Last week I came across a post gone viral where a man intentionally messed up his apartment and invited his girlfriend over to check whether she cleans up indicating she was good enough to marry. He called it the ‘girlfriending test’.
Twitter did not disappoint, obviously. The tweets that followed pointed out the misogyny, the filthiness and the overall stupidity of his idea which led to him to being single because she dumped him right away.
No surprises there, I mean who’d want to date a filthy pig.
But this whole episode reminded me of Indian marriages where the woman walking in the filthy apartment isn’t a girlfriend but a new bride and has almost zero chances of walking away. At least not without a huge reason because of the stigma of divorce haunts women and keeps them imprisoned in bad marriages.
I recall when my sister got married into a well-to-do household of engineers and doctors with government jobs and two domestic helpers, they fired one the next day and the other turned out to be a cousin from their extended family. She belonged to a low-income family so they told us in the beginning that she was a domestic worker.
And immediately after the wedding charade was over, they expected her to wash even denim jeans of the husband and father-in-law by hand, not by machine because ‘they liked hand washed clothes’. You married a dentist so you can have an unpaid maid to clean the floors and your dirty laundry? WTF.
Or my friend whose husband was an engineer with a high income, living in Delhi all by himself. He depended on the maid for all his cooking and cleaning before they got married. When my friend delivered a baby and wanted to stay at her parents’ house for a while in Lucknow to recover from the massive surgery, he was hell-bent upon taking her home to Delhi the very next day because he was having trouble with food. He wanted her to clean and cook for him in this condition… the man who had no problem eating food the maid cooked for years, would now suddenly die if he didn’t eat meals cooked by his wife.
No wonder 66% of women’s work in India is unpaid.
Although men do 34% more paid work than women, women still spend more of their time on unpaid work such as housework, childcare, and care for older people. According to a study, “Indian men just spend around 19 minutes a day on routine housework, which is, the lowest in the world. Indian women, on the other hand, spent a whopping 298 (around 5 hours) minutes on daily housework such as cooking, laundry, pets, home maintenance and the likes.”
And then they ask “what do you women do at home all day?” Without going into the economics of unpaid women’s labour and the impact it has on our GDP, I want to give Indian men a very brief but stark reality check:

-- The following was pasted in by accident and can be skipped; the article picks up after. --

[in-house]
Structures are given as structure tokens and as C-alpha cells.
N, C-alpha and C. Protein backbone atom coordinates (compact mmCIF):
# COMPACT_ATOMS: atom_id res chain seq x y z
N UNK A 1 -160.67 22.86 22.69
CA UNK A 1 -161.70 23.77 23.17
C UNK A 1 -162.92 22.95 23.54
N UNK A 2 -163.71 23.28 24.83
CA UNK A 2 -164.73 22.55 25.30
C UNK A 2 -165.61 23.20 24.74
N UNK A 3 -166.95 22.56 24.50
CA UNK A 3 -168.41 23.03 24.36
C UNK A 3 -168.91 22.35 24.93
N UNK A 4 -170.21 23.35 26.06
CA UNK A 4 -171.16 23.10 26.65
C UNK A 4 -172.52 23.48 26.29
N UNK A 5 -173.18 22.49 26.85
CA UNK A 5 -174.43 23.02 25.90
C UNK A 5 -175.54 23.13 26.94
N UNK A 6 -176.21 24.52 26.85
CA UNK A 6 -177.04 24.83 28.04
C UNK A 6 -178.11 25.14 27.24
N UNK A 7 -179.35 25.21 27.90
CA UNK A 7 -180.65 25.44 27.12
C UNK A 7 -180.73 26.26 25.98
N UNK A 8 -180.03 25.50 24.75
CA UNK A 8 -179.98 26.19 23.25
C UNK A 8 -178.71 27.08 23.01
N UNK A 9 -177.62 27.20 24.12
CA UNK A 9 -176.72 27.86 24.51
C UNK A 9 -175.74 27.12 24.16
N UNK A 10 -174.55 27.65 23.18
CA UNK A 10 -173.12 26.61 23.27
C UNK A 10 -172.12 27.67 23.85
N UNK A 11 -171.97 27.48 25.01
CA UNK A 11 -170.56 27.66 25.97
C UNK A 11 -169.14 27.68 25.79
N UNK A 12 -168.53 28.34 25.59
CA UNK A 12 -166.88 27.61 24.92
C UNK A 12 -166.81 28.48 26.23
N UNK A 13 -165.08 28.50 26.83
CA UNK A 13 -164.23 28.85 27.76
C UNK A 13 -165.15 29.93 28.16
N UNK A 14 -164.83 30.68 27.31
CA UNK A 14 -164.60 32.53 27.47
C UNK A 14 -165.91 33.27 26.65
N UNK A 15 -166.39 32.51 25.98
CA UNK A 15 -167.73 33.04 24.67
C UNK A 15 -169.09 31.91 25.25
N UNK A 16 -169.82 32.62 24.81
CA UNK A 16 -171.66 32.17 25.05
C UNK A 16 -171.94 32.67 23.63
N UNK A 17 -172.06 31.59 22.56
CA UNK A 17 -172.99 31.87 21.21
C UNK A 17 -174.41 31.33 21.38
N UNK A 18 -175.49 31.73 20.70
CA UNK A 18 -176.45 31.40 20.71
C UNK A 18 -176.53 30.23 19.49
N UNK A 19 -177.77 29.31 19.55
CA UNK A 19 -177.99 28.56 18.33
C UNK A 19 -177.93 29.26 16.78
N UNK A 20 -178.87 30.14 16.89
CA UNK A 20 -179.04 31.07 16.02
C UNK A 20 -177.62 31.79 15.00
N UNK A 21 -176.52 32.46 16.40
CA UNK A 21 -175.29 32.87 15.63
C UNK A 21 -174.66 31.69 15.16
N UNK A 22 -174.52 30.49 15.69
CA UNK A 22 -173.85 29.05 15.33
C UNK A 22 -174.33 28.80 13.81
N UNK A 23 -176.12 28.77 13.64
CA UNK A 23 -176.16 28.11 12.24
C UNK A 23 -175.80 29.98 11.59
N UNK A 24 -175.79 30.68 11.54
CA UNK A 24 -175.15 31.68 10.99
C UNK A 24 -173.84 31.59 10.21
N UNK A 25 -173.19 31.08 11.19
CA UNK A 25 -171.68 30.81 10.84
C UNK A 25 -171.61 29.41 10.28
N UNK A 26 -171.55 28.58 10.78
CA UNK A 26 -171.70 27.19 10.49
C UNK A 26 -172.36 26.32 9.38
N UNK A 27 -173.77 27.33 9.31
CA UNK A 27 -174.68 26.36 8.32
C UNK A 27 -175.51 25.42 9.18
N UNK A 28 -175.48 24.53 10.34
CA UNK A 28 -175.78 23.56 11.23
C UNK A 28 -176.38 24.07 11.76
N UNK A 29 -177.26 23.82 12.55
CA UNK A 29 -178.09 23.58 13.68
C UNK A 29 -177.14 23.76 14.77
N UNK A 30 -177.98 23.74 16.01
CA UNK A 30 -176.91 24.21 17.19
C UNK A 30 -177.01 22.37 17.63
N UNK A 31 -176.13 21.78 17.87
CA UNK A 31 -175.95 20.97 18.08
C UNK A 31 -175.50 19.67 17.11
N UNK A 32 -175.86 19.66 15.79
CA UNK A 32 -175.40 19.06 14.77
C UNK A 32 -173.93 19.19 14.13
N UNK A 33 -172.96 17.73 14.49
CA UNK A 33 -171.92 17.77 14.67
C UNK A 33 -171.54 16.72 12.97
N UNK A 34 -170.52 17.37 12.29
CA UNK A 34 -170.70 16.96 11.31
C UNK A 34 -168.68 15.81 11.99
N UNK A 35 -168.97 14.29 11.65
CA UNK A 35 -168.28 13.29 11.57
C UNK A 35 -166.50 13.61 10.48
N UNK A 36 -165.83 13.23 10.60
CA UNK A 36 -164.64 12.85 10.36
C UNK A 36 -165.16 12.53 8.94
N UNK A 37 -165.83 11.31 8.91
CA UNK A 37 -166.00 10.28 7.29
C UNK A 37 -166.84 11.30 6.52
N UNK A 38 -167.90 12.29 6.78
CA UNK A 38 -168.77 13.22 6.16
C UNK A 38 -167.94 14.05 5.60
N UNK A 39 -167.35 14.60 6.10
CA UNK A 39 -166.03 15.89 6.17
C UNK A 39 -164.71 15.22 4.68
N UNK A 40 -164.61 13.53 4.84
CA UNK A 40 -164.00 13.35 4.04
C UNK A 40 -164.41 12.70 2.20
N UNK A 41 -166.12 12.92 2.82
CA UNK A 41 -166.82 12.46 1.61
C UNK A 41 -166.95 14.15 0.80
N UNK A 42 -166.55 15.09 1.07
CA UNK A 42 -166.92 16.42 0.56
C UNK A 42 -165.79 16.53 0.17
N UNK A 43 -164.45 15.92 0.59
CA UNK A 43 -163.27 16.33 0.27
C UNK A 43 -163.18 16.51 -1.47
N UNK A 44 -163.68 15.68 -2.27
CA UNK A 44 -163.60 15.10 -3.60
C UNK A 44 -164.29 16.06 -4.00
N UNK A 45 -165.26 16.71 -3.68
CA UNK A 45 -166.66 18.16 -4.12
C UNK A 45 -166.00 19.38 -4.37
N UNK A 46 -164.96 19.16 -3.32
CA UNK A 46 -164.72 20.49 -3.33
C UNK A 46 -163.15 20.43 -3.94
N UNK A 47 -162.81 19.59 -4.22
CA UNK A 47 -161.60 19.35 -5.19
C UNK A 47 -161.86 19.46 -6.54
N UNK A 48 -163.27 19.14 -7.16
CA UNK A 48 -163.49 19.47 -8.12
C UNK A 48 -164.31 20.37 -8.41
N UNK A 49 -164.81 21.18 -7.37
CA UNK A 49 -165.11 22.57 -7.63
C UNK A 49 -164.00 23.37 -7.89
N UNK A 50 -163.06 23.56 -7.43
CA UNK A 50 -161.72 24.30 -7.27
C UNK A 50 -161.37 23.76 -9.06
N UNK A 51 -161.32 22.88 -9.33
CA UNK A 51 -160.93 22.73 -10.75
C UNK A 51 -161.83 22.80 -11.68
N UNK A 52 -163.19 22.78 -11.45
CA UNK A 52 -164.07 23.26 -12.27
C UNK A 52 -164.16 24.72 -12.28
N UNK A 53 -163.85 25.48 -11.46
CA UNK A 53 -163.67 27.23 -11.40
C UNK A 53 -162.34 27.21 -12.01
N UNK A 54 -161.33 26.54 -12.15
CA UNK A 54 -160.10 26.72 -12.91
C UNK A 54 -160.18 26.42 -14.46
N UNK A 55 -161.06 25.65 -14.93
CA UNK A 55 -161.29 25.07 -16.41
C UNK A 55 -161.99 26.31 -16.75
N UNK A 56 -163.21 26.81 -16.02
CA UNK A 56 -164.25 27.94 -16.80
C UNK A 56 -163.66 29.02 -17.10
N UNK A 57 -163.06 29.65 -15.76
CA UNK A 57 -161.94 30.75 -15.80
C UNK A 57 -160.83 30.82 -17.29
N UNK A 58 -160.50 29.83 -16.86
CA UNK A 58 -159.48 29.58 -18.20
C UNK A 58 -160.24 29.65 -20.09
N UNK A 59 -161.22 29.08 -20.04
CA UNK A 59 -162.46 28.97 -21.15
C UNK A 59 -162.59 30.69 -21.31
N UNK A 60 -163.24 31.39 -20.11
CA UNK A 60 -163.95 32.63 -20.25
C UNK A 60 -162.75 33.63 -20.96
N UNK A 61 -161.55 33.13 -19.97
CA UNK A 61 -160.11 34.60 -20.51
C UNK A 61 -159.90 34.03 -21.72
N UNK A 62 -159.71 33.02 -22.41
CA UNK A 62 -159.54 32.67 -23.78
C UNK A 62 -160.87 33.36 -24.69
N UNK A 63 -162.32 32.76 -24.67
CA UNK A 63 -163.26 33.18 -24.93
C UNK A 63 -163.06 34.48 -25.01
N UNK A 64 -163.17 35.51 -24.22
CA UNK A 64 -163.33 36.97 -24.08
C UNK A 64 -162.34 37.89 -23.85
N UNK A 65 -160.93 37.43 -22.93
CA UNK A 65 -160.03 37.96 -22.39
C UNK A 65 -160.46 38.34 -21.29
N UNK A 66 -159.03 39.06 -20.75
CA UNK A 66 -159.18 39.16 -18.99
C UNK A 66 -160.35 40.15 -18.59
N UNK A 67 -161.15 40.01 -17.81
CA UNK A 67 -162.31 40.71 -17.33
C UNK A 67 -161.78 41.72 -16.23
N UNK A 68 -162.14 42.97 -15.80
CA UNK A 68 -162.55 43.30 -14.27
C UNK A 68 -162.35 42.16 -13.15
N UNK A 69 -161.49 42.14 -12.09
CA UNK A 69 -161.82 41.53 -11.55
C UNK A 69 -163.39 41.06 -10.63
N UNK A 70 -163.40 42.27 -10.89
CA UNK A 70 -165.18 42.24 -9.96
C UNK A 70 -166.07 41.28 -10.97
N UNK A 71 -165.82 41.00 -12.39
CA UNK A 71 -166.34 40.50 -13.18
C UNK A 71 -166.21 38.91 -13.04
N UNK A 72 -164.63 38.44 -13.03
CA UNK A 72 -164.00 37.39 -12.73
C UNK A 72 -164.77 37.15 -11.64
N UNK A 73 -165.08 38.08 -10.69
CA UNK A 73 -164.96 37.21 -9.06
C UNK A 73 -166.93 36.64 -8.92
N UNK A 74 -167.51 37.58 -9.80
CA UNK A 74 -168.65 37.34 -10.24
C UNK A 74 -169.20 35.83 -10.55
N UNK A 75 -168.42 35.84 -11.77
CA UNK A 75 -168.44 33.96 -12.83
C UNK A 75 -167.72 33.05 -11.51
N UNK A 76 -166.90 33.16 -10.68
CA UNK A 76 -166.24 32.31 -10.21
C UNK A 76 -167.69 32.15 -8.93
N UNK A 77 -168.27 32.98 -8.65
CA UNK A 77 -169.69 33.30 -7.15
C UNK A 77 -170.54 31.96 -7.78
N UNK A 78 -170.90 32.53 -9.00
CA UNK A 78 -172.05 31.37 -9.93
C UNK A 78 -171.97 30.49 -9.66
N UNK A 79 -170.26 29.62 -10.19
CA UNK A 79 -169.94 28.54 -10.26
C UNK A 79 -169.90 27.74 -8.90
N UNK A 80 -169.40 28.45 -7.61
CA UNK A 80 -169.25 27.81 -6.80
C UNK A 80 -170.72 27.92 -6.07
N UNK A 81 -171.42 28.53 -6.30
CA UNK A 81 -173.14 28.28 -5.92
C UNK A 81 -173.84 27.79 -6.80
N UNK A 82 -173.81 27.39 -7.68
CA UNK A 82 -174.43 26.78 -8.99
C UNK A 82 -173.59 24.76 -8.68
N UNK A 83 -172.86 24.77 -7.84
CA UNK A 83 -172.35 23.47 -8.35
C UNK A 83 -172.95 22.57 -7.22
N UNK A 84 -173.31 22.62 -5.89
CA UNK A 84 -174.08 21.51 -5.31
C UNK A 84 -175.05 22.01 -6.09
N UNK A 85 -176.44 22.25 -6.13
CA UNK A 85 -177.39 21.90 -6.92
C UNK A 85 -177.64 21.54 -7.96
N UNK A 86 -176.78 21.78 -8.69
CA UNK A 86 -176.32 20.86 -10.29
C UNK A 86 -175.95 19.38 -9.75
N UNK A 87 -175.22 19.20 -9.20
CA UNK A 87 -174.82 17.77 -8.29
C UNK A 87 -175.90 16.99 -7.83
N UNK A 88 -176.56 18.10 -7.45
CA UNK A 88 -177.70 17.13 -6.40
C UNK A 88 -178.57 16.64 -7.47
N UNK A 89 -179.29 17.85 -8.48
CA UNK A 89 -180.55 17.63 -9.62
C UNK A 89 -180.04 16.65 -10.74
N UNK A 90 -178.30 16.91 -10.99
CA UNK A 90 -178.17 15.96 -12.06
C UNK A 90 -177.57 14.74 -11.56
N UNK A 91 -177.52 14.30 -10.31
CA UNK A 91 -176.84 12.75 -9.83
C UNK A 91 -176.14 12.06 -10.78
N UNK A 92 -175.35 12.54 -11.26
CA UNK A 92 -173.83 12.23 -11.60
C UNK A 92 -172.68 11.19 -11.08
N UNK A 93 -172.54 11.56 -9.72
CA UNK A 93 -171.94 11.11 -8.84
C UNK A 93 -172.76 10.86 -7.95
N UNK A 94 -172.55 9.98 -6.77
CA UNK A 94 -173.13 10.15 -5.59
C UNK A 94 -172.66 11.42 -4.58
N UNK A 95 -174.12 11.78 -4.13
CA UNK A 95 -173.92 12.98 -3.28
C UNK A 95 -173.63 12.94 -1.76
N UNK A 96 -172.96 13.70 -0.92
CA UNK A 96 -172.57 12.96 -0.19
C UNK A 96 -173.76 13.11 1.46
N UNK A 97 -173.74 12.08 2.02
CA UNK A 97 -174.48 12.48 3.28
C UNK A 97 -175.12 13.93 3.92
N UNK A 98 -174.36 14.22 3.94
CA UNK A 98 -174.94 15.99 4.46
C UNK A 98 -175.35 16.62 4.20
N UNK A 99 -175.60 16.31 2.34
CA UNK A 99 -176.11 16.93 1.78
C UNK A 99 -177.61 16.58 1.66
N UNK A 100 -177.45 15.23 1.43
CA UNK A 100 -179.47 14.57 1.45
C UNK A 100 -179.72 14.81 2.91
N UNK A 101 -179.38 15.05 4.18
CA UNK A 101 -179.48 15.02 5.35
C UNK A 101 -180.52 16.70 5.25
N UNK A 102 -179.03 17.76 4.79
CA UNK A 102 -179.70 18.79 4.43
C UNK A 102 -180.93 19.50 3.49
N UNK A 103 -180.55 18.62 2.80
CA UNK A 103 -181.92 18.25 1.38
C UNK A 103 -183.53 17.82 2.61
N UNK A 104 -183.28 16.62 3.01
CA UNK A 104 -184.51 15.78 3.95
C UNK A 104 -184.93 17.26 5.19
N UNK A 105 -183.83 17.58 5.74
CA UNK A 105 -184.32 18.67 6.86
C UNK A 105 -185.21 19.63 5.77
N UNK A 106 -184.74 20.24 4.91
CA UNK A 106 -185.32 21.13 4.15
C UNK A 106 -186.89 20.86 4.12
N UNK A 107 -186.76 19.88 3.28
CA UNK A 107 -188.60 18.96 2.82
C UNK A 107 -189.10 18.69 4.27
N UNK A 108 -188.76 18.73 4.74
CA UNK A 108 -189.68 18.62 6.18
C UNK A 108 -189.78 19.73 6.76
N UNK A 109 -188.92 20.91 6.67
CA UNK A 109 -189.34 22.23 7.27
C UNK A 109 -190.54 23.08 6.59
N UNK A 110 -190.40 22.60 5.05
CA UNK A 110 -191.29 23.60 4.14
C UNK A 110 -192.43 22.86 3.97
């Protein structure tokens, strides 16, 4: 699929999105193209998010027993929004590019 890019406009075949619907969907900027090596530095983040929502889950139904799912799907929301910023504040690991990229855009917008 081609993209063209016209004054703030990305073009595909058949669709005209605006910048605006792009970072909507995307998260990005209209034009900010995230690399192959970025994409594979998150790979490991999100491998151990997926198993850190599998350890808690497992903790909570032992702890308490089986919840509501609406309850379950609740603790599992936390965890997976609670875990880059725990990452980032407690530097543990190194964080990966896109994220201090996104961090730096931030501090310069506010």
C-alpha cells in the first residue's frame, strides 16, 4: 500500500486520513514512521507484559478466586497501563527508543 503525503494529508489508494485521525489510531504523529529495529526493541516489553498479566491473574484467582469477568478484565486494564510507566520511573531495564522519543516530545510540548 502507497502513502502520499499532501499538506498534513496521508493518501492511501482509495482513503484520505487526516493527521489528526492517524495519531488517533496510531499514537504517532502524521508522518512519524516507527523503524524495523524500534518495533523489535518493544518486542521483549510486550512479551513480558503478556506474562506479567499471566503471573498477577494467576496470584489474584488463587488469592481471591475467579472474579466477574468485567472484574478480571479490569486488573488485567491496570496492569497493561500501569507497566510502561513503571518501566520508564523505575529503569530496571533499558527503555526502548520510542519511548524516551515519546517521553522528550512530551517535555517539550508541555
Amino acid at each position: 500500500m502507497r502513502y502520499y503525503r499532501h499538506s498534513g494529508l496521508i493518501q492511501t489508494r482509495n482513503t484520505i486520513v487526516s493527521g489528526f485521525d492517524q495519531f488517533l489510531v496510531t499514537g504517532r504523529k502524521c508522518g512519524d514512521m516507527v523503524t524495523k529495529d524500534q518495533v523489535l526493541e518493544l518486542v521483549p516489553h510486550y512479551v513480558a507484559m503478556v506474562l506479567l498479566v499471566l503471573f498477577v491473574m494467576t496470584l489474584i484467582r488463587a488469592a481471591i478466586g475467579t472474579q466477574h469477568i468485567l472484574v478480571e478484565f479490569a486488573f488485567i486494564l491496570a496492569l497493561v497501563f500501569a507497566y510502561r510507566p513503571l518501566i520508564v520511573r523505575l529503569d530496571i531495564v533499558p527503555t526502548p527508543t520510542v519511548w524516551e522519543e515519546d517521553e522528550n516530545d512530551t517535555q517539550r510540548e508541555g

Dear Indian Men,
Women are not your ‘other half’. Women are full, complete humans. When you marry one, you bring a partner in your life. And as a partner, your roles, responsibilities, and compromises are 50-50. You both may mutually decide to take care of one part (outside chores) and the other may take up the other half (inside the house chores).
Neither is less important or easy.
If you think so, try doing all the house chores for a day and you’ll know.
From fetching water across the village from a well to bringing firewood, women put in a lot of hard work while the men are ploughing the field. None of this can be discounted.
And in urban cities too, women whether educated, holding executive roles in offices or the ones staying home to look after the kids and the elderly, none have it easy. In fact, both rural and urban working women do double the duty, they work outdoors and when they come home, they do the cooking and cleaning too.
The survey of the OECD and the 19 minutes men spend on household chores usually in comparison to women’s 298 minutes is a big whopping truth you can’t deny.
We’ve seen this in “English Vinglish” too closely when Sridevi’s character is insulted constantly by the husband and kids and her work is discounted or seen ‘trivial’ while she is both domestically inclined and entrepreneurial. Despite being the central character who is responsible for running the entire household, she is trivialized. The film is not just about language but the physical and emotional labour women put in which is not recognized by the so-called educated men and children.
The point I am trying to make is that no matter what your rationale may be to marry a woman, remember that she is your partner, not your maid. Thus, keep your ‘girlfriending tests’ to yourself.
No woman deserves to be conned into becoming a nanny and full-time maid to clean up after you for the rest of your life.
If you bring them home only to clean your garbage and fix your broken home then you rather leave them alone because that indicates that you are not ready to get married. She may be marriage material, you aren’t.
If you can be responsible, share responsibilities and appreciate the woman’s unpaid labour, great! Otherwise, you’re meant to die single my friend. More importantly, you need to work on your perception of marriage and what it means to be a lifetime partner to someone before you plunge into this marriage business.
So the next time you are on the hunt for ‘wife material’, remember this before you approach any woman.
You’re welcome 🙂